For most of the history of the Book of the Dead there was no defined order or structure. The spells in the Book of the Dead depict Egyptian beliefs about the nature of death and the afterlife. The Book of the Dead is a vital source of information about Egyptian beliefs in this area.
Book of the Dead - Wikipedia
One aspect of death was the disintegration of the various kheperu , or modes of existence. Mummification served to preserve and transform the physical body into sah , an idealised form with divine aspects;  the Book of the Dead contained spells aimed at preserving the body of the deceased, which may have been recited during the process of mummification. The ka , or life-force, remained in the tomb with the dead body, and required sustenance from offerings of food, water and incense. In case priests or relatives failed to provide these offerings, Spell ensured the ka was satisfied.
It was the ba , depicted as a human-headed bird, which could "go forth by day" from the tomb into the world; spells 61 and 89 acted to preserve it. An akh was a blessed spirit with magical powers who would dwell among the gods. The nature of the afterlife which the dead person enjoyed is difficult to define, because of the differing traditions within Ancient Egyptian religion. In the Book of the Dead , the dead were taken into the presence of the god Osiris , who was confined to the subterranean Duat.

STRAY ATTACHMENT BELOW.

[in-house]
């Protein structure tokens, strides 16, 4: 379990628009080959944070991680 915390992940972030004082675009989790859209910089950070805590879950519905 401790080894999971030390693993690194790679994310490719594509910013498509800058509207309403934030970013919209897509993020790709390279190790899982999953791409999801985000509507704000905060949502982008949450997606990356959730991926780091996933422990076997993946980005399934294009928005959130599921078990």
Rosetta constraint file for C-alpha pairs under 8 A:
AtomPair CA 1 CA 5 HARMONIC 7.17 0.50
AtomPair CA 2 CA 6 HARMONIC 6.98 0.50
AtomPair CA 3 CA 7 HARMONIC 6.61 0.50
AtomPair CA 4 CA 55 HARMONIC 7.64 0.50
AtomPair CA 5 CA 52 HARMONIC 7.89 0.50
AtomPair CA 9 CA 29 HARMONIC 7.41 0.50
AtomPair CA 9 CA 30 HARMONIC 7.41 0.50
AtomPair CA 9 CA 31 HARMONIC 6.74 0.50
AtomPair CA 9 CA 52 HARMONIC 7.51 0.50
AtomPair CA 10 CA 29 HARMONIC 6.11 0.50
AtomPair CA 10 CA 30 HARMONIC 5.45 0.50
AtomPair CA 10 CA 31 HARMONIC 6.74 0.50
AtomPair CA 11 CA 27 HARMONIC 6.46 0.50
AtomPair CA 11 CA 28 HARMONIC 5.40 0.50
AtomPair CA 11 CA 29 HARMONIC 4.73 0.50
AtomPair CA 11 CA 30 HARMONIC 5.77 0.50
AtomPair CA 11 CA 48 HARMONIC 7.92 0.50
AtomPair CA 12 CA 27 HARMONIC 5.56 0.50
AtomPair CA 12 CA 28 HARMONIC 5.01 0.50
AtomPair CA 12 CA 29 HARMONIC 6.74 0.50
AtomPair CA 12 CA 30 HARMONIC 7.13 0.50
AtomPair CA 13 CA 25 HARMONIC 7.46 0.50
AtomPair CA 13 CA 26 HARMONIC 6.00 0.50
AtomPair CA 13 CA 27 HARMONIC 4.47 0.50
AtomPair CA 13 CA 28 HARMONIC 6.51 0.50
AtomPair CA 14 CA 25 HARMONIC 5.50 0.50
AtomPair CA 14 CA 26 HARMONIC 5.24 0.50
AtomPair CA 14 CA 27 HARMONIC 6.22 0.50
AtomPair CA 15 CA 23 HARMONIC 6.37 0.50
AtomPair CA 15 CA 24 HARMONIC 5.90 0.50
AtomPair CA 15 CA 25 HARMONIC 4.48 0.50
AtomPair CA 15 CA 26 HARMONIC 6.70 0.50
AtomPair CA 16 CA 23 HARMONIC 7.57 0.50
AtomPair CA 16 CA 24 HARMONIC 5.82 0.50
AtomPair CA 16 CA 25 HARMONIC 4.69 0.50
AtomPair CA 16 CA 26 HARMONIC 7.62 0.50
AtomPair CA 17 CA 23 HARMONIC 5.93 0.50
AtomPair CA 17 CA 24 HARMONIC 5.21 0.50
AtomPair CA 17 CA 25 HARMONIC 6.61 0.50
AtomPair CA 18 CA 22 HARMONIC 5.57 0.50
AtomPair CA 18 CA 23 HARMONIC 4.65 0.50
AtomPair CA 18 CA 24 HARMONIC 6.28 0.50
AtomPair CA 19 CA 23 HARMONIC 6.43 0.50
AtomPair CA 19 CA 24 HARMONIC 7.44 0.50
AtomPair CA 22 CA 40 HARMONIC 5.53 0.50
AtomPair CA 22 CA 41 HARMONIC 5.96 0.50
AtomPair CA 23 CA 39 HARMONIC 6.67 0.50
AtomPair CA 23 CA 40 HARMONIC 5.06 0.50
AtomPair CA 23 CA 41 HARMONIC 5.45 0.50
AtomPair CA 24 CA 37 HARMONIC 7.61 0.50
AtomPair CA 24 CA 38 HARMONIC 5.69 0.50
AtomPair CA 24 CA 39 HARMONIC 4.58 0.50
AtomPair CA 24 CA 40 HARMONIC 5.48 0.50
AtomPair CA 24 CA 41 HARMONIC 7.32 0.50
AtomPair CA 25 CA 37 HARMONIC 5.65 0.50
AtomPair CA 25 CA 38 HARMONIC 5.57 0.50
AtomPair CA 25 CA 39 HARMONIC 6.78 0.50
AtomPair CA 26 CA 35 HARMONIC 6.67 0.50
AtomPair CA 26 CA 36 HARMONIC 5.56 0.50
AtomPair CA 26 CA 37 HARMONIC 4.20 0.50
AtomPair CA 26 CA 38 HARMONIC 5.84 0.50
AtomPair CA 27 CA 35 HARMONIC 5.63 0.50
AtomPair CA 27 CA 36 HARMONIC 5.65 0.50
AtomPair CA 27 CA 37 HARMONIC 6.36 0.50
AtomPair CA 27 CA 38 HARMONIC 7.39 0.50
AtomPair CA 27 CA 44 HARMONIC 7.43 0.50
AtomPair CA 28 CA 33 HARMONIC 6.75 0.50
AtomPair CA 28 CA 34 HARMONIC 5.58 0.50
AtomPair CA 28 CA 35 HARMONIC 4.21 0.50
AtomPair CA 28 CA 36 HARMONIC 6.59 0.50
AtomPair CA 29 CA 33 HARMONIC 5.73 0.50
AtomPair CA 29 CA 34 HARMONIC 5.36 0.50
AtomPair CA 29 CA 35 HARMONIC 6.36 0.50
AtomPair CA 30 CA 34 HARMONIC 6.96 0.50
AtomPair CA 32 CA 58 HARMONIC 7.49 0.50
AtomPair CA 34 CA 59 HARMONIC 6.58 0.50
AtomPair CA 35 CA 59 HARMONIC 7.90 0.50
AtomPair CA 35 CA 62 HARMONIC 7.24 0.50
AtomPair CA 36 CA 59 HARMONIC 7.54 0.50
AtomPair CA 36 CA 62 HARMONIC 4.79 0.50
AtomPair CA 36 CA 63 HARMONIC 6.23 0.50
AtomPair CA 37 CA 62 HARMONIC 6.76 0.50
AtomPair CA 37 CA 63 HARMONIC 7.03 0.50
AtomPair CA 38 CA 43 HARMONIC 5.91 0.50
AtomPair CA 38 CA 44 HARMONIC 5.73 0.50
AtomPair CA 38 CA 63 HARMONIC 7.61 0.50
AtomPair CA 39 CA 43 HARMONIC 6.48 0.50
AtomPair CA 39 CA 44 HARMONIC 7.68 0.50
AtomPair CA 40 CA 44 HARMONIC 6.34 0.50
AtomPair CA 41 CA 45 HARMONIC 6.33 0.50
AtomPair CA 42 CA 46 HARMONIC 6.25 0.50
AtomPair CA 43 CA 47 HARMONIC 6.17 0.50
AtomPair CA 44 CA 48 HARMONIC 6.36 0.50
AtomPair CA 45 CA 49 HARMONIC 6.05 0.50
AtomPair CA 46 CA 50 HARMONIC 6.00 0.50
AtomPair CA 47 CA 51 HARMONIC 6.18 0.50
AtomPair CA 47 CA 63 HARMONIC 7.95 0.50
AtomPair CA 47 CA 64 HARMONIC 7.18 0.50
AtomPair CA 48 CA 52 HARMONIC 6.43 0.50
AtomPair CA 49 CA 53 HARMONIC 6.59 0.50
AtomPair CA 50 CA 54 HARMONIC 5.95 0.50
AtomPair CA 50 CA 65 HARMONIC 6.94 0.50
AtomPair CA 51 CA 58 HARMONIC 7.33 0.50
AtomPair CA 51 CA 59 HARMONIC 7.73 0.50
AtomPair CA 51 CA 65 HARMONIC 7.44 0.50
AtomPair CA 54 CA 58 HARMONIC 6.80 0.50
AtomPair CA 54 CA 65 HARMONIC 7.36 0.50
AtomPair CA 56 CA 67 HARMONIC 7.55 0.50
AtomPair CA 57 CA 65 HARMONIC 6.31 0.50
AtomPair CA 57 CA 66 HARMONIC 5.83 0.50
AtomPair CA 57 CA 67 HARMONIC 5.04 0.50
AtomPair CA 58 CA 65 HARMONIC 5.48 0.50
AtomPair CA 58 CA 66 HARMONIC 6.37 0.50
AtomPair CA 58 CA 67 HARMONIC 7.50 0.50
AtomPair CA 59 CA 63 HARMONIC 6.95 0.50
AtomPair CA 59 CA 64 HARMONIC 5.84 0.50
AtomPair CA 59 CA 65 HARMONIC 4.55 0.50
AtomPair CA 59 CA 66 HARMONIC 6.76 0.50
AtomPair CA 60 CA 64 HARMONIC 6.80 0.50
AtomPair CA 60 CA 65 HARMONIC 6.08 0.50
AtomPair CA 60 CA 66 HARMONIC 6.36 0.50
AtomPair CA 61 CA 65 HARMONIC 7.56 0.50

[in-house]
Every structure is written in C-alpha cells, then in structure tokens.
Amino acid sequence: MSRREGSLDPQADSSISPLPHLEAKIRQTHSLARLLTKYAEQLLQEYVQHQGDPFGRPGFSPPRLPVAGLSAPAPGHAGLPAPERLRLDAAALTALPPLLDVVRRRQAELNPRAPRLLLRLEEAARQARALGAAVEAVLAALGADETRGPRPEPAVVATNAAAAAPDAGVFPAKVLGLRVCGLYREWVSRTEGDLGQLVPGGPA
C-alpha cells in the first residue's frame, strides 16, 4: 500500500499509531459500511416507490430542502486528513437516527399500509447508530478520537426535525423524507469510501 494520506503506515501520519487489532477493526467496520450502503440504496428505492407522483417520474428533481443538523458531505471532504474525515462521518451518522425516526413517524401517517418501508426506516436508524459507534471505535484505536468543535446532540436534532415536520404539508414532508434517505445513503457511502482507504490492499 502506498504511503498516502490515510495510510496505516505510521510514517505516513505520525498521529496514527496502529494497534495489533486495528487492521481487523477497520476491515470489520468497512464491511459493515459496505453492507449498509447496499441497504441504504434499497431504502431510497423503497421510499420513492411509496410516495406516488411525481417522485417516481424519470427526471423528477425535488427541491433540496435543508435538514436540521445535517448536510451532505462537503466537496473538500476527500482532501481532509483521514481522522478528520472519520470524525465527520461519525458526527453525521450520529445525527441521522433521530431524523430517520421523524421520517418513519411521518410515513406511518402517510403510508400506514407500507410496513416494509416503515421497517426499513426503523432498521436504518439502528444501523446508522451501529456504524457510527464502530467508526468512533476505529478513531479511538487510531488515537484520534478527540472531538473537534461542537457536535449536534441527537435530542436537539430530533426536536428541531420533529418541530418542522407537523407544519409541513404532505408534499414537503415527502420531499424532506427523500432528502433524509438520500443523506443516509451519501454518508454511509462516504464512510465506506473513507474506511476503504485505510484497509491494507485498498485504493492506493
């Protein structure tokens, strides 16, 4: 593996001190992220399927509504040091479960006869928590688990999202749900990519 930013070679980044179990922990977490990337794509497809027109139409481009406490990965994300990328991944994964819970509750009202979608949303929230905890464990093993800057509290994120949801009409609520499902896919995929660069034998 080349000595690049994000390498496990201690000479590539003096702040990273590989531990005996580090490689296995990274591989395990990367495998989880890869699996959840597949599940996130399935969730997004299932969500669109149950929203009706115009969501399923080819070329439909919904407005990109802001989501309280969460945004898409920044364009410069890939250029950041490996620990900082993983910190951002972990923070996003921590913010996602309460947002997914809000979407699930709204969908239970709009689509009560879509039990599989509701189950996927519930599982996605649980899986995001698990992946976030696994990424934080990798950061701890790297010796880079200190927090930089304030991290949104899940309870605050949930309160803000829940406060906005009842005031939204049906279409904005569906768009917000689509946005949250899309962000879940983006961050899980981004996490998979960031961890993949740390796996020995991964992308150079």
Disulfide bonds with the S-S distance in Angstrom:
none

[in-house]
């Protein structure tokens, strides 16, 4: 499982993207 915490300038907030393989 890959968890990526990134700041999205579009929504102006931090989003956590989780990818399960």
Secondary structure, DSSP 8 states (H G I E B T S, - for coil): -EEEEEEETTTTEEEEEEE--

There are also spells to enable the ba or akh of the dead to join Ra as he travelled the sky in his sun-barque, and help him fight off Apep. There are fields, crops, oxen, people and waterways.
The 12 most influential spiritual books of the past 50 years
The deceased person is shown encountering the Great Ennead , a group of gods, as well as his or her own parents. While the depiction of the Field of Reeds is pleasant and plentiful, it is also clear that manual labour is required. For this reason burials included a number of statuettes named shabti , or later ushebti. These statuettes were inscribed with a spell, also included in the Book of the Dead , requiring them to undertake any manual labour that might be the owner's duty in the afterlife.
The path to the afterlife as laid out in the Book of the Dead was a difficult one. The deceased was required to pass a series of gates, caverns and mounds guarded by supernatural creatures.